14

What % of Huntingtons disease cases are due to a sporadic mutation?

10%

15

Describe Duchenne muscular dystrophy

Duchenne muscular dystrophy (DMD) is a severe type of muscular dystrophy.The symptom of muscle weakness usually begin around the age of four in boys and worsens quickly. Females with a single copy of the defective gene may show mild symptoms.

16

Describe the mendelian inheritance of Duchenne muscular dystrophy

The disorder is X-linked recessive. About two thirds of cases are inherited from a person's parents while one third of cases are due to a new mutation. It is caused by a mutation in the gene for the protein dystrophin. Dystrophin is important to maintain the muscle fiber cell membrane. Genetic testing can often make the diagnosis at birth. Those affected also have a high level of creatine kinase in their blood.

17

What is haemophilia?

Haemophilia is a mostly inherited genetic disorder that impairs the body's ability to make blood clots, a process needed to stop bleeding. This results in people bleeding longer after an injury, easy bruising, and an increased risk of bleeding inside joints or the brain

18

Describe the mendelian inheritance of haemophilia

Haemophilia is X-linked recessive, so a female carrying the defect on one of her X-chromosomes may not be affected by it, as the equivalent allele on her other chromosome should express itself to produce the necessary clotting factors, due to X inactivation. However, the Y-chromosome in the male has no other to replace it, so if the genes responsible for production of factor VIII or factor IX present on a male's X-chromosome are deficient there is no equivalent on the Y-chromosome to cancel it out, so the deficient gene is not masked and the disorder will develop.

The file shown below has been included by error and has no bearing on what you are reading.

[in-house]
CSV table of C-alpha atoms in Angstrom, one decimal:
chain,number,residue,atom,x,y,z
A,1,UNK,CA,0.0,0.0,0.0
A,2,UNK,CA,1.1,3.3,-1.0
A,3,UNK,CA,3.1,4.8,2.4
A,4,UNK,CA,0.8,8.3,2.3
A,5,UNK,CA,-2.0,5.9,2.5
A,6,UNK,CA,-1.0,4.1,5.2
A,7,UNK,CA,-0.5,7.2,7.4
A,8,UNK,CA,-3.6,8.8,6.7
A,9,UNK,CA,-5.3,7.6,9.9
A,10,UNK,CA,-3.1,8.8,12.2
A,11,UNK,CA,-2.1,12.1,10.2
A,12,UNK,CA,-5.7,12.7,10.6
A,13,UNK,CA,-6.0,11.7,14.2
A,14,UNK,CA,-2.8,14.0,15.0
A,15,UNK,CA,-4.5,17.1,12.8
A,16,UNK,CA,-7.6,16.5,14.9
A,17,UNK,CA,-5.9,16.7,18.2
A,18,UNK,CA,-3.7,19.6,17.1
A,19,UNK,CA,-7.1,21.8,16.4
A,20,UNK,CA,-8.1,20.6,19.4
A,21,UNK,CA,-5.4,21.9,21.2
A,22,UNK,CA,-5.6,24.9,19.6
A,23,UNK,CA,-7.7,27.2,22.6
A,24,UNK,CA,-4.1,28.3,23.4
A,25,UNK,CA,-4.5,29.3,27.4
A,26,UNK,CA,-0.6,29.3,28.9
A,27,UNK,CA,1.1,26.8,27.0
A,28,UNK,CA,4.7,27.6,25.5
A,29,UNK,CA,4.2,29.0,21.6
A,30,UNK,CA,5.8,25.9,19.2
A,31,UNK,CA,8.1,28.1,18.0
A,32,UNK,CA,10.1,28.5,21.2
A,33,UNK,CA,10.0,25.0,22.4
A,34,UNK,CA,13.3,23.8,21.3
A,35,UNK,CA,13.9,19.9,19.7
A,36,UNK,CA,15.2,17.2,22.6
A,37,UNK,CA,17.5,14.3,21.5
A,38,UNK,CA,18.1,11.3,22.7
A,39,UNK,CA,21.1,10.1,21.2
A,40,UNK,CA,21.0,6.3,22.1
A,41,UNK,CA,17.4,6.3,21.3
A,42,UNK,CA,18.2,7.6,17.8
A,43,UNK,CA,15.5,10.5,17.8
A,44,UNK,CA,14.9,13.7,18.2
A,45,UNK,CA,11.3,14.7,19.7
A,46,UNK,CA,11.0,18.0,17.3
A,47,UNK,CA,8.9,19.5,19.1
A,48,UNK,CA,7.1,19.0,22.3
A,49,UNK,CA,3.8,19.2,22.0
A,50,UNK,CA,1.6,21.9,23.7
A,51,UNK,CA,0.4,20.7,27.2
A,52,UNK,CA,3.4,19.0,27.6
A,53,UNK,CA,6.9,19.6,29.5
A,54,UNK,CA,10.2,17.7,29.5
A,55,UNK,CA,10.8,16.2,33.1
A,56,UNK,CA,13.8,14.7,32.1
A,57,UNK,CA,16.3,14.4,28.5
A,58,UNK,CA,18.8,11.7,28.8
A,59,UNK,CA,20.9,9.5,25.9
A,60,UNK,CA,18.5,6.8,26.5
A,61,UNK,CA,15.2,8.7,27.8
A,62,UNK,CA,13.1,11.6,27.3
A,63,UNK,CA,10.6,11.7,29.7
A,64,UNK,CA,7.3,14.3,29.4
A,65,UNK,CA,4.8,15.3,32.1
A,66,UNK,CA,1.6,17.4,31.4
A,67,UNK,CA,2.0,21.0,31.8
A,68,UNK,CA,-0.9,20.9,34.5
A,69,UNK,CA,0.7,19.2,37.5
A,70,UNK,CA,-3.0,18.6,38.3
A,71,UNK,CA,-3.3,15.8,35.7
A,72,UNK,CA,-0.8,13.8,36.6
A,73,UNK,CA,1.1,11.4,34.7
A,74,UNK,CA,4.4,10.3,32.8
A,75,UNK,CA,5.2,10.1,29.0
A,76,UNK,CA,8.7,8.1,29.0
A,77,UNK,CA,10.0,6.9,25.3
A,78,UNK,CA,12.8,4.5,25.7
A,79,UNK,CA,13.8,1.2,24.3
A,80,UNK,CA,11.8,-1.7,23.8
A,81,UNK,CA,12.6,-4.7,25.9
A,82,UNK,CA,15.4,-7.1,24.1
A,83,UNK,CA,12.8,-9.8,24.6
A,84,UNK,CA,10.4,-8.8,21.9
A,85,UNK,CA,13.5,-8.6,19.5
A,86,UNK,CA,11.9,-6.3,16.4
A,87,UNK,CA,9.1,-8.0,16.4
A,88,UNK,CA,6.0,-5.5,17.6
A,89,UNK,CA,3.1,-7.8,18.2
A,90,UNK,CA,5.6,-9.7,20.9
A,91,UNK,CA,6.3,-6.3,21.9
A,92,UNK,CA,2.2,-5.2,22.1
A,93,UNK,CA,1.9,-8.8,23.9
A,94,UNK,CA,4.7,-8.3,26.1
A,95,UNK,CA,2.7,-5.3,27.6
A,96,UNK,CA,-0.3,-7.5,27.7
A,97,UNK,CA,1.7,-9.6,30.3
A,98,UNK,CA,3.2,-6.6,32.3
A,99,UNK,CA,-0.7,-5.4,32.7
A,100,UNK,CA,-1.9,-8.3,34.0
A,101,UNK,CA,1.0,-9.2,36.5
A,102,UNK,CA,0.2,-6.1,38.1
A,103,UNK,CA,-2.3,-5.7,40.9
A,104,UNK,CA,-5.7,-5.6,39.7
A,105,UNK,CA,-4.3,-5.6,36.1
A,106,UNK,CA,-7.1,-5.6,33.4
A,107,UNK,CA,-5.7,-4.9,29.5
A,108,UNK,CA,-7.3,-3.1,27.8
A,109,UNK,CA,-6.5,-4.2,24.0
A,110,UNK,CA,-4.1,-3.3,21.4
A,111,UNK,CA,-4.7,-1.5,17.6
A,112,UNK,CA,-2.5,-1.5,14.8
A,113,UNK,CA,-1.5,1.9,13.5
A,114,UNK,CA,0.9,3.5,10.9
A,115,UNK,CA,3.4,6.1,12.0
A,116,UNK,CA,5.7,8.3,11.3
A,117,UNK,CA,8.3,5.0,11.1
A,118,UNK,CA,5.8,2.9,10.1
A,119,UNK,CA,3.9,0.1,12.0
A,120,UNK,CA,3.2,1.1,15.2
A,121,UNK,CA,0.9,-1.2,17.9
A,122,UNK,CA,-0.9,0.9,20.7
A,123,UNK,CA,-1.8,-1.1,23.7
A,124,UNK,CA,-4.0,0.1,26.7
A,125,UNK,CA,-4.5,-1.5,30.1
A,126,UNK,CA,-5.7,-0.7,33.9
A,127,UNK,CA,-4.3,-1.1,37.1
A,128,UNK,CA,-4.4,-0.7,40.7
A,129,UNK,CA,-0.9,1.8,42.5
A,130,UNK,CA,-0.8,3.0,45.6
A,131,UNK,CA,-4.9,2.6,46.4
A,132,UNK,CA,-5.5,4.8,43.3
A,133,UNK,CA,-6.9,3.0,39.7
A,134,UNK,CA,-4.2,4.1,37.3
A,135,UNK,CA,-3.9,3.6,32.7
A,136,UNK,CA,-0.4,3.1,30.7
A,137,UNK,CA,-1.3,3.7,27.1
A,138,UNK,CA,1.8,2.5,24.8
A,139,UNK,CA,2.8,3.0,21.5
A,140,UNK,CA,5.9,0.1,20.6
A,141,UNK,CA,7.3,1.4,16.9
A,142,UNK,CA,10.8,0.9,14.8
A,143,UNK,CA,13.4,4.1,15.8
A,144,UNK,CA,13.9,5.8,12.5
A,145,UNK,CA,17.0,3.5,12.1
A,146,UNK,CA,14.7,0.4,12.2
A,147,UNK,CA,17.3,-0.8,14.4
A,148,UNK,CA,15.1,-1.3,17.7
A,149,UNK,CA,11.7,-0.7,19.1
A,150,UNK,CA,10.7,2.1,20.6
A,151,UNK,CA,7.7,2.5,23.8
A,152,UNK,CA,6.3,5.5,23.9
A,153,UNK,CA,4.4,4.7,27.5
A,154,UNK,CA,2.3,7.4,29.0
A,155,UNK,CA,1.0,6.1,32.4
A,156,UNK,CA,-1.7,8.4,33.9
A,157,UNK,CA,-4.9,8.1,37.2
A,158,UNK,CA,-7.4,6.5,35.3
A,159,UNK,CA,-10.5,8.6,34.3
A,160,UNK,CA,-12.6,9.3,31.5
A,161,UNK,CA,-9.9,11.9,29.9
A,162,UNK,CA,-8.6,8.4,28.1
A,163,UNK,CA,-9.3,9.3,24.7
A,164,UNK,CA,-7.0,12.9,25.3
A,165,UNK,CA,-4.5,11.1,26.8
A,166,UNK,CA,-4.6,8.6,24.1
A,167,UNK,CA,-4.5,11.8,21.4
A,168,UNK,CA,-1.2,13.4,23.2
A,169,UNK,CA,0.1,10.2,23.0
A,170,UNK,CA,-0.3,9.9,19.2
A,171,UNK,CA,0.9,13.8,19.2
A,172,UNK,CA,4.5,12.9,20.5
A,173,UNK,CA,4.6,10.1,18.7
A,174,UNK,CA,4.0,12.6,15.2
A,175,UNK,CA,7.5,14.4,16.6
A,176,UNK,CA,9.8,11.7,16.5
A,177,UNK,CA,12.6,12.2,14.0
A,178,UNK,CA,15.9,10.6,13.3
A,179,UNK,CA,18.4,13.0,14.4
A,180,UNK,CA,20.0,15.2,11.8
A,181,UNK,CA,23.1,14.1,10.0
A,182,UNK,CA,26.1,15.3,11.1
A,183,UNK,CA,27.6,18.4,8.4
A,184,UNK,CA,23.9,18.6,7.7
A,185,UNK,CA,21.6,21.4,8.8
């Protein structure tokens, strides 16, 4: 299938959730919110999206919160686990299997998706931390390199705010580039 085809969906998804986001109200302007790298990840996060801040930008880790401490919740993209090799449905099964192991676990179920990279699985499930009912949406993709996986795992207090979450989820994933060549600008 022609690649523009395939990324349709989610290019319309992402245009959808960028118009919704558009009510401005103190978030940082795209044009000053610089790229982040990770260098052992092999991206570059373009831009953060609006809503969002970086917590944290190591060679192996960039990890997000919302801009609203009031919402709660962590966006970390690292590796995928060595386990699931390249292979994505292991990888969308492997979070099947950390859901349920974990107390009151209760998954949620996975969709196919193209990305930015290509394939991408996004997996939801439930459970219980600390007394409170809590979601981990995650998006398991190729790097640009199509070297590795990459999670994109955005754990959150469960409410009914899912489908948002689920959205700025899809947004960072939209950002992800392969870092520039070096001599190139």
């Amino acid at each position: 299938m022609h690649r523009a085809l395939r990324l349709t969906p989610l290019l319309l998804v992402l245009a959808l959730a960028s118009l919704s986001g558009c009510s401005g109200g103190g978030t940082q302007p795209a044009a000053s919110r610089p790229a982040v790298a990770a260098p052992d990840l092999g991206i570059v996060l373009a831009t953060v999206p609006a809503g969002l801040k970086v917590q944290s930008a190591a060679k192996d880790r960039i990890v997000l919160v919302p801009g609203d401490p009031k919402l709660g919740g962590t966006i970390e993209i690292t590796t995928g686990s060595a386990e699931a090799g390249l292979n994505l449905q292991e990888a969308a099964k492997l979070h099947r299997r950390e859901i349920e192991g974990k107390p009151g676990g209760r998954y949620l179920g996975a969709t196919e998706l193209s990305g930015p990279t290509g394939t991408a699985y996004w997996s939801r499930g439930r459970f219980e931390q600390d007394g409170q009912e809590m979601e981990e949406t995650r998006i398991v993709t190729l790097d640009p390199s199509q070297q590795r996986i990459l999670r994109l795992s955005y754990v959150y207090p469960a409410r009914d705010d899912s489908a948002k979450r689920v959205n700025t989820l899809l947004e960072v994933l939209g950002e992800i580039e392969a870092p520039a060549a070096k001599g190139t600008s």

19

Who are more likely to have haemophilia - men or women?

Since a male receives his single X-chromosome from his mother, the son of a healthy female silently carrying the deficient gene will have a 50% chance of inheriting that gene from her and with it the disease; and if his mother is affected with haemophilia, he will have a 100% chance of being a haemophiliac. In contrast, for a female to inherit the disease, she must receive two deficient X-chromosomes, one from her mother and the other from her father (who must therefore be a haemophiliac himself). Hence haemophilia is far more common among males than females.

20

Describe X liked recessive inheritance

• Males affected more often than females, who have 2 copies of the X Chromosomes
• Transmitted through unaffected females
• Males cannot transmit disorders to sons
• Daughters of affected males will be carriers

21

Describe X linked dominant inheritance

• Both sexes affected
• Females usually less severely affected than males
• Affected males cannot transmit disorder to their sons
• Daughters of affected males will be affected

22

Describe Y linked inheritance

• Affects males only

23

Descrive autosomal recessive inheritance

• Affected individuals in a single generation
• Generations “skipped”
• Both sexes affected in equal proportions
• Parents may be related

24

Describe autosomal dominant inheritance

• Each generation is affected
• Both sexes affected in equal proportion
• Equally transmitted by both sexes
• Transmitted through affected individuals
• 50% chance of inheriting mutation (Only need 1 dominant allele)